Treasury: Debt Ceiling Could Mean Worse Times Than Great Recession

Treasury says even the prospect of a default could rattle a fragile economy.

U.S. Treasury Secretary Jack Lew speaks to reporters in Athens, Greece, Sunday, July 21, 2013.
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Just as the nation is working its way out of the worst recession since the 1930s, comes the prospect of even tougher times. According to the Treasury Department, hitting the debt ceiling could create a downturn even worse than the Great Recession.

In a new report, the Treasury Department emphasizes potential outcomes of a default, and they are bleak: "A default would be unprecedented and has the potential to be catastrophic." Among the potential outcomes are the freezing of credit markets, rapidly spiking interest rates, and global economic consequences.

Together, the outcomes of another debt ceiling debacle could trigger "a financial crisis and recession that could echo the events of 2008 or worse."

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The nation will hit the debt ceiling on Oct. 17, according to the Treasury Department. If Congress cannot reach a deal to raise that ceiling before then, the nation would then default on its financial obligations.

The report looks at the effects of the last debt ceiling standoff, in summer 2011. Though the nation did not default at that time, even the prospect of default shook the national economy. Consumer confidence fell by 22 percent that summer and did not recover for nearly six months. Likewise, the S&P 500 index plummeted by roughly 17 percent during the time of the showdown, and took several months to climb back to its former averages. Meanwhile, mortgage rates jumped, making homebuying more expensive.

As in 2011, even the possibility of default could hurt the U.S. economy, the Treasury stresses in its report.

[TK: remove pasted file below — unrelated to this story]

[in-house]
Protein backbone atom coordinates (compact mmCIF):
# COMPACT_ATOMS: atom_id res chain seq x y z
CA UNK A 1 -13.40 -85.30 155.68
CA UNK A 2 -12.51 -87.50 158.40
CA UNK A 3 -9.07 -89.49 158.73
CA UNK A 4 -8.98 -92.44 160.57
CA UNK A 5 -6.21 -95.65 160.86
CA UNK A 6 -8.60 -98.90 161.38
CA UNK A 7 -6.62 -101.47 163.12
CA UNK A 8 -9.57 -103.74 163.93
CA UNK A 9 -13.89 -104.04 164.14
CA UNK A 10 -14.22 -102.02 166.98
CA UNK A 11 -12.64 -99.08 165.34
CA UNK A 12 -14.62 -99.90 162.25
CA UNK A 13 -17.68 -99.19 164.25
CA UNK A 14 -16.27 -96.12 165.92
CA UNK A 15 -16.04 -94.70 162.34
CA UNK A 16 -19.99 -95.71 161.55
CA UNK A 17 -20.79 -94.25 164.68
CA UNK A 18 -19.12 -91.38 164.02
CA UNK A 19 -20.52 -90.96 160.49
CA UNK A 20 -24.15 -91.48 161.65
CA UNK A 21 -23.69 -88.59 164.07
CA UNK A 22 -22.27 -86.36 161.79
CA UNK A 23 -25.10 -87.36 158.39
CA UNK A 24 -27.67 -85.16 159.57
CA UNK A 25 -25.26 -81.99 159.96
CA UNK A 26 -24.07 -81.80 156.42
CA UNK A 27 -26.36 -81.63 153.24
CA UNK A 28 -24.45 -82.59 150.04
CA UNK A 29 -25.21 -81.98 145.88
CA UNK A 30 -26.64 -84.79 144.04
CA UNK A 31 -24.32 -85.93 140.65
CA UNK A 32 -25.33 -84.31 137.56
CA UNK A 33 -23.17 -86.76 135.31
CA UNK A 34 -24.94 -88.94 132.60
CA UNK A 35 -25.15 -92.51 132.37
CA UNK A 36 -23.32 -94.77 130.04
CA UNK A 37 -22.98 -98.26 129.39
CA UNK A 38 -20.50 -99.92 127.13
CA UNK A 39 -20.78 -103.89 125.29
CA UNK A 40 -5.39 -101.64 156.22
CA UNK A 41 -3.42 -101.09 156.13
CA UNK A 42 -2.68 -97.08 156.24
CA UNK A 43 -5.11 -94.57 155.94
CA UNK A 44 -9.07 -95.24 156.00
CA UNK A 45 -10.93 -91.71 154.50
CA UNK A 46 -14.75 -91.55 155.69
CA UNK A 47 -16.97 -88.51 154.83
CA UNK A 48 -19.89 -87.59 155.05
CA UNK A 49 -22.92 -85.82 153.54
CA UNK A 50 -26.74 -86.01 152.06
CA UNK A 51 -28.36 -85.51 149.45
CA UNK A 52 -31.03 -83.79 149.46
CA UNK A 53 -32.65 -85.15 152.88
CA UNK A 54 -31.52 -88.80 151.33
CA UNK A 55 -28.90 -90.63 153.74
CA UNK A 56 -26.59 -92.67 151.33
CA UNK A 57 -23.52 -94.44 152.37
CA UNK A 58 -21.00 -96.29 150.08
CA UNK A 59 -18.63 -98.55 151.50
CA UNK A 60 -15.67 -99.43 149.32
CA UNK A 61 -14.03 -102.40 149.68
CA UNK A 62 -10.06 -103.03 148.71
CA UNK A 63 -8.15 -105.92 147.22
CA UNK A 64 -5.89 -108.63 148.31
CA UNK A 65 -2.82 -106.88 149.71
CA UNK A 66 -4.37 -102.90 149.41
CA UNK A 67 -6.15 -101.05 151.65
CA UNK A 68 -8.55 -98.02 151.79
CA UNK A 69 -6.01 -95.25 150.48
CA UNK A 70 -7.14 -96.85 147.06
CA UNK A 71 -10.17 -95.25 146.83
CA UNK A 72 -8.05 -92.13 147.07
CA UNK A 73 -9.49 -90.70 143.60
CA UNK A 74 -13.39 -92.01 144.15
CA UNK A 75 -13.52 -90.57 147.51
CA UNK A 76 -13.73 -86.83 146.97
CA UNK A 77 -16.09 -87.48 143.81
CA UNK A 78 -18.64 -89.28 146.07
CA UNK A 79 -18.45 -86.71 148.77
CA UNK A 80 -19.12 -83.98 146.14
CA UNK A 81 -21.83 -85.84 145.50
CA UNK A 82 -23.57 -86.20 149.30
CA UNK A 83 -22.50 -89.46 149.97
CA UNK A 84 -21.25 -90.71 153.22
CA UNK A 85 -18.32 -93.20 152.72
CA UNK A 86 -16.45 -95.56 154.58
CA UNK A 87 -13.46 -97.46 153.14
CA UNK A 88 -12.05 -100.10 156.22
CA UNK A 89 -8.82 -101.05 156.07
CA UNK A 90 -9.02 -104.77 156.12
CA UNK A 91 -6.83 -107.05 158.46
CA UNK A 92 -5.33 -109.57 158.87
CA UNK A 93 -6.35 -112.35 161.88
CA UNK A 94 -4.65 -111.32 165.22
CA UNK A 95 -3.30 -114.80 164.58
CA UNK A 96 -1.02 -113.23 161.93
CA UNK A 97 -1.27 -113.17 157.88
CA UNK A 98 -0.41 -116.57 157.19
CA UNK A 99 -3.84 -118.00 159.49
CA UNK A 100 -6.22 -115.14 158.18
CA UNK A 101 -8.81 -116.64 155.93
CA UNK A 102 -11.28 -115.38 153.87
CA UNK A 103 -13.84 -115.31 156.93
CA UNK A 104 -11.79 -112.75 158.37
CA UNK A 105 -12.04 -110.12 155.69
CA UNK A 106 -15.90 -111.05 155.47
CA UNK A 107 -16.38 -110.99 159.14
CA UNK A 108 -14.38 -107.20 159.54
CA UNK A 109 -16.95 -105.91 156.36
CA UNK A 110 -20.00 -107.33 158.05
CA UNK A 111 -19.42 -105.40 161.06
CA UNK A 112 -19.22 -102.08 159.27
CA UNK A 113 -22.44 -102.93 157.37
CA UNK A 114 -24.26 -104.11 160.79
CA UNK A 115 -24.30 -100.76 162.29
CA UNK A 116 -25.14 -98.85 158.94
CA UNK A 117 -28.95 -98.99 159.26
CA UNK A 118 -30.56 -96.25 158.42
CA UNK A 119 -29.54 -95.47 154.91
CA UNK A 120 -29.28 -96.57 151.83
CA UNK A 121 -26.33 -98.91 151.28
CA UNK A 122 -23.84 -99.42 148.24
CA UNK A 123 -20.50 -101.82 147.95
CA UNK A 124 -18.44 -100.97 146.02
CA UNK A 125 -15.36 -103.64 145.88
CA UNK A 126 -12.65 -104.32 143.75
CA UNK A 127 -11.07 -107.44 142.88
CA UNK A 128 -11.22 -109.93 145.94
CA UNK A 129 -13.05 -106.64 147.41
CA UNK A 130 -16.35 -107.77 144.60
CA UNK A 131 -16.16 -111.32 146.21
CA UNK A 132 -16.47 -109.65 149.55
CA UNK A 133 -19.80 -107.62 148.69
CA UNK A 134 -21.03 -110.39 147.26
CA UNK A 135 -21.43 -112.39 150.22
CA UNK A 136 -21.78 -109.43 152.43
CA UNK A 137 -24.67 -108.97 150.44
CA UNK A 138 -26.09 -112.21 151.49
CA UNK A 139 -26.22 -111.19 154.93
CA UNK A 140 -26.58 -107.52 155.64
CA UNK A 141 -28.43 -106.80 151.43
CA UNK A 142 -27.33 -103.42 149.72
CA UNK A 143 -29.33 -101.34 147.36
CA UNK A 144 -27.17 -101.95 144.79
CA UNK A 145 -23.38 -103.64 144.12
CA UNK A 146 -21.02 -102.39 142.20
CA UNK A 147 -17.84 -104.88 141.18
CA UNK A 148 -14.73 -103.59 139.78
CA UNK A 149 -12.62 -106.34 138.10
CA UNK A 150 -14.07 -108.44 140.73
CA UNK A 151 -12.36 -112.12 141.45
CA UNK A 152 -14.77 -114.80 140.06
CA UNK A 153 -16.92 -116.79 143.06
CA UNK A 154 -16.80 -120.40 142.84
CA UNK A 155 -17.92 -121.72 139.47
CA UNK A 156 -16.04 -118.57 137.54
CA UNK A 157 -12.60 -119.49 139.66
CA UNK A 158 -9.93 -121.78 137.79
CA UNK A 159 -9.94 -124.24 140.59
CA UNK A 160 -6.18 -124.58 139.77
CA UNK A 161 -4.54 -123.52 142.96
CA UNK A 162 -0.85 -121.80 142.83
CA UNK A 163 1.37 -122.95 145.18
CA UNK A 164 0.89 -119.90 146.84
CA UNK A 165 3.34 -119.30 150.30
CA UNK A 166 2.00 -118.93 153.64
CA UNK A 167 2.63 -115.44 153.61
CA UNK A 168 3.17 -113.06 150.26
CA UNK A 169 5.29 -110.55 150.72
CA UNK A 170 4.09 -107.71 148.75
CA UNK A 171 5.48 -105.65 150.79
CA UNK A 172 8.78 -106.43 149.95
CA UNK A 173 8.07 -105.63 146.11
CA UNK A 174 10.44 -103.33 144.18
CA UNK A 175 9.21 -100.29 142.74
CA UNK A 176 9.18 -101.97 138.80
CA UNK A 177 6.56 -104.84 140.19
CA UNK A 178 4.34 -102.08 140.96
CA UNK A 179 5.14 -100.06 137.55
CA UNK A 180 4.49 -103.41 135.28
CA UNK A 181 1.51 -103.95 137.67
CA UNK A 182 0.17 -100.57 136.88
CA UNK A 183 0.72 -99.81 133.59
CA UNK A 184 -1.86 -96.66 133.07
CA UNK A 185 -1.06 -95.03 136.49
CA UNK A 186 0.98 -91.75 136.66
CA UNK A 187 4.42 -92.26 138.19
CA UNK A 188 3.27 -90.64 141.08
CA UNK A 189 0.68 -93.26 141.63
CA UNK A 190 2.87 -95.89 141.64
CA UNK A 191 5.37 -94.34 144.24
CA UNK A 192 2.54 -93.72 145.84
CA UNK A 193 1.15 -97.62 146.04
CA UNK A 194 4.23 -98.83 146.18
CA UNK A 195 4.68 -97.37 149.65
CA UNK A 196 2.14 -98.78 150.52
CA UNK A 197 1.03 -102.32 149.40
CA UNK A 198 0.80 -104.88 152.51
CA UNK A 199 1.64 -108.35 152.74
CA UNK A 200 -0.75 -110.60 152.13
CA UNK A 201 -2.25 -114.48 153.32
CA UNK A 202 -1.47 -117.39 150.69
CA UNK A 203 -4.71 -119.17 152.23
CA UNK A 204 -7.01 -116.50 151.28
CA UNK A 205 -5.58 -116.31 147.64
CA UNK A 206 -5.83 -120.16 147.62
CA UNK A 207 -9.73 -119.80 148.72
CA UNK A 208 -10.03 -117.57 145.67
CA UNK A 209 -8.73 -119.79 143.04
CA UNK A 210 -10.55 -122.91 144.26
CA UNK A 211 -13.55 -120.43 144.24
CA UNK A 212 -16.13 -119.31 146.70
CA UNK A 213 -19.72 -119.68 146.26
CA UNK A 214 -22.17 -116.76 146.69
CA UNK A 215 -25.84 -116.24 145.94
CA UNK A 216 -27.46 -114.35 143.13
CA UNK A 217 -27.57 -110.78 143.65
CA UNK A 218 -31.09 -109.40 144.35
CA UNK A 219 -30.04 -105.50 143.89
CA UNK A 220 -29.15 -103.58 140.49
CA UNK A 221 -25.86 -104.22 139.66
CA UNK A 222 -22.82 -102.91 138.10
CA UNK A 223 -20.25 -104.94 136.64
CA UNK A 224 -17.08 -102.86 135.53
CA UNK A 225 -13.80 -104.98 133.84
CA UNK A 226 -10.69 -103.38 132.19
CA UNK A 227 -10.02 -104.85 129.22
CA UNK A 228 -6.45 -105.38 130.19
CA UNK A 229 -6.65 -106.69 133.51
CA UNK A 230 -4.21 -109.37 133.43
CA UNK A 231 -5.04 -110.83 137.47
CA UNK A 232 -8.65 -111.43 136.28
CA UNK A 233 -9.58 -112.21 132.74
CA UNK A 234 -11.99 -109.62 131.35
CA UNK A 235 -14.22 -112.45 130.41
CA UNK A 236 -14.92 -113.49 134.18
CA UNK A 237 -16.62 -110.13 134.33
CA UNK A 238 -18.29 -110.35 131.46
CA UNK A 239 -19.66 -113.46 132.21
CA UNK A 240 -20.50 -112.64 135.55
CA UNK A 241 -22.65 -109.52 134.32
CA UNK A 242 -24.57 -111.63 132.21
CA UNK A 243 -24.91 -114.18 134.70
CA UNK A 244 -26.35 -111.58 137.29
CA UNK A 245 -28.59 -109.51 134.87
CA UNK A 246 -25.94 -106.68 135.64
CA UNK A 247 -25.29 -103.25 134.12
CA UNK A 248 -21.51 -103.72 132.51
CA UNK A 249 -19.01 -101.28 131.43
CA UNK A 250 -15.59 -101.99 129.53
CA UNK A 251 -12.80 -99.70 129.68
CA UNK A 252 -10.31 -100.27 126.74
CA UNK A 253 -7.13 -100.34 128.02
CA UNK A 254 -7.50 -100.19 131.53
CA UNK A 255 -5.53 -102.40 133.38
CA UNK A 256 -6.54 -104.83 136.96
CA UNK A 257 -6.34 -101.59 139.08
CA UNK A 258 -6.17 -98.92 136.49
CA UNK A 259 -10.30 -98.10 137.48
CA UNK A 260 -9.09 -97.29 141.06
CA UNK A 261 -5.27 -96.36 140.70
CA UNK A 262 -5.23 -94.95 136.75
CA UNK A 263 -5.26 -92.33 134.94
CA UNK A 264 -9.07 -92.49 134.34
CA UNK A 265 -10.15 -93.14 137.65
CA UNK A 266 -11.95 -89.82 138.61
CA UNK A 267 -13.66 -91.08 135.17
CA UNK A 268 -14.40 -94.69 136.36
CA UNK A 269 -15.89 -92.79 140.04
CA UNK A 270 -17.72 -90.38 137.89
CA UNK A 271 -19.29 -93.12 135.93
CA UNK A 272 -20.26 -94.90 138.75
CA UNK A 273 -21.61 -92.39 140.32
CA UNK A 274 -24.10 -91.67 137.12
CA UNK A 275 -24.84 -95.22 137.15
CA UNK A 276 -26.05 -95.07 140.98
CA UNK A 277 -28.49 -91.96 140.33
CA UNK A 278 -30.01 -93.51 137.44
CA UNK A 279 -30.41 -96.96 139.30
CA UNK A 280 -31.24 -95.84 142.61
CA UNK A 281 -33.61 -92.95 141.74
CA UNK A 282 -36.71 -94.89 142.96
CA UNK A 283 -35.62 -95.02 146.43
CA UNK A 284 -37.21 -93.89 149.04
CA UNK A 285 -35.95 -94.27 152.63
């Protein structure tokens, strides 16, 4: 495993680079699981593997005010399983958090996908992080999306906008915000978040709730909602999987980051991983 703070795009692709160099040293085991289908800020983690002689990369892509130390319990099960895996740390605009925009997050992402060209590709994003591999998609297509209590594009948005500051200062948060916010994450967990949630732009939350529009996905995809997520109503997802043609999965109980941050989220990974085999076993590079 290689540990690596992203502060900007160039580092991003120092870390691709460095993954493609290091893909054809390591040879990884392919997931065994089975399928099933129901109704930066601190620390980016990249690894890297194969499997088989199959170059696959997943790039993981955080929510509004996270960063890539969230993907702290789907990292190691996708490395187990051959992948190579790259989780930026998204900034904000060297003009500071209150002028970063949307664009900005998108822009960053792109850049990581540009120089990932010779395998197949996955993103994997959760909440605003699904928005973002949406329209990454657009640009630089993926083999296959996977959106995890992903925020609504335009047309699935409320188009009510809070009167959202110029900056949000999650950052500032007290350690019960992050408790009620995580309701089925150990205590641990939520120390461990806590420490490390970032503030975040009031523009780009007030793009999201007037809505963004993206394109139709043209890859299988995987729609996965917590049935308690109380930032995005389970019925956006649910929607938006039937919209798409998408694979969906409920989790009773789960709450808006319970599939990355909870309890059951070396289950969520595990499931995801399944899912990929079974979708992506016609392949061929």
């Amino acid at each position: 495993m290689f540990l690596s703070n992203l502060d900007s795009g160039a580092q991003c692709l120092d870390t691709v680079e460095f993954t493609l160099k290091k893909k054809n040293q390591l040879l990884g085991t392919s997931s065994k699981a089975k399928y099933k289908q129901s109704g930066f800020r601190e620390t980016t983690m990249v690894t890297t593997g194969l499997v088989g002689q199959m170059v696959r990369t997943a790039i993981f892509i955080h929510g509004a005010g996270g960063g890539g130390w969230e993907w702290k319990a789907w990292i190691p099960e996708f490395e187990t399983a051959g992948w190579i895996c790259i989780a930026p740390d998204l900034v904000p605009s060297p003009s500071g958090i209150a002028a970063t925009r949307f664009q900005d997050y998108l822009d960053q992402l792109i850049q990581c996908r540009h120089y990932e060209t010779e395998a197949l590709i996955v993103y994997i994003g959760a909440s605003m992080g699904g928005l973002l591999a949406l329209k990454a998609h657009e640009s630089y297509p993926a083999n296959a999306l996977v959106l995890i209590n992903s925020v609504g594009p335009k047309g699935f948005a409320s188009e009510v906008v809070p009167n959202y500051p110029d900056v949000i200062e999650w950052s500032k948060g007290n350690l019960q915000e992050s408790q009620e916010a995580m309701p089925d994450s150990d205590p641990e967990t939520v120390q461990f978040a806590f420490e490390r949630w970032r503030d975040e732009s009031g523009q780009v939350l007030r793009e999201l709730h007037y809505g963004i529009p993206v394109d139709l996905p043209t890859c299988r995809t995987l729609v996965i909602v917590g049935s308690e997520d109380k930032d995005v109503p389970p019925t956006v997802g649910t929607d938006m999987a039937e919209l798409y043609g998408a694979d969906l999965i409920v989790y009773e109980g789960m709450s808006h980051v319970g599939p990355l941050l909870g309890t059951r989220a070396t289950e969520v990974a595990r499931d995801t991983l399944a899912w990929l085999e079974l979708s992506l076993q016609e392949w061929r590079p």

The report declares it "impossible" to create precise estimates of a debt ceiling's effects and therefore contains no specific predictions. In part, predicting is difficult because a default would be unprecedented, and also because the economy is much changed from 2011's showdown. At that time, Europe's sovereign debt crises threatened markets worldwide, and a downgrade of the U.S. credit rating from Standard & Poor's also increased investor worries.

However, there are unique complications this time around as well, led by the current government shutdown. The Treasury predicts that, if the current government shutdown drags on and substantially weakens the economy, a debt ceiling showdown could have even more disastrous effects. In that case, "the weaker-than-expected economic expansion would be even more susceptible to the adverse effects from a debt ceiling impasse than prior to the shutdown."

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Treasury Secretary Jack Lew and the rest of the Obama administration are not the only people sounding the debt ceiling alarm.

"The economy would quickly fall into recession," Moody's Analytics Chief Economist Mark Zandi told the Senate Budget Committee in a Sept. 24 hearing . "[L]awmakers should not become complacent, thinking that breaching the debt limit is somehow all right. It is not. There will be a violent reaction in financial markets if policymakers fail to act in time."

During past debt limit scares, the media considered a number of extraordinary measures: minting a trillion-dollar coin, for example, or having President Barack Obama invoke the 14th amendment and declare the debt limit unconstitutional. However, Treasury officials told reporters Thursday morning the administration believes the only way around this crisis is for Congress to raise the limit.

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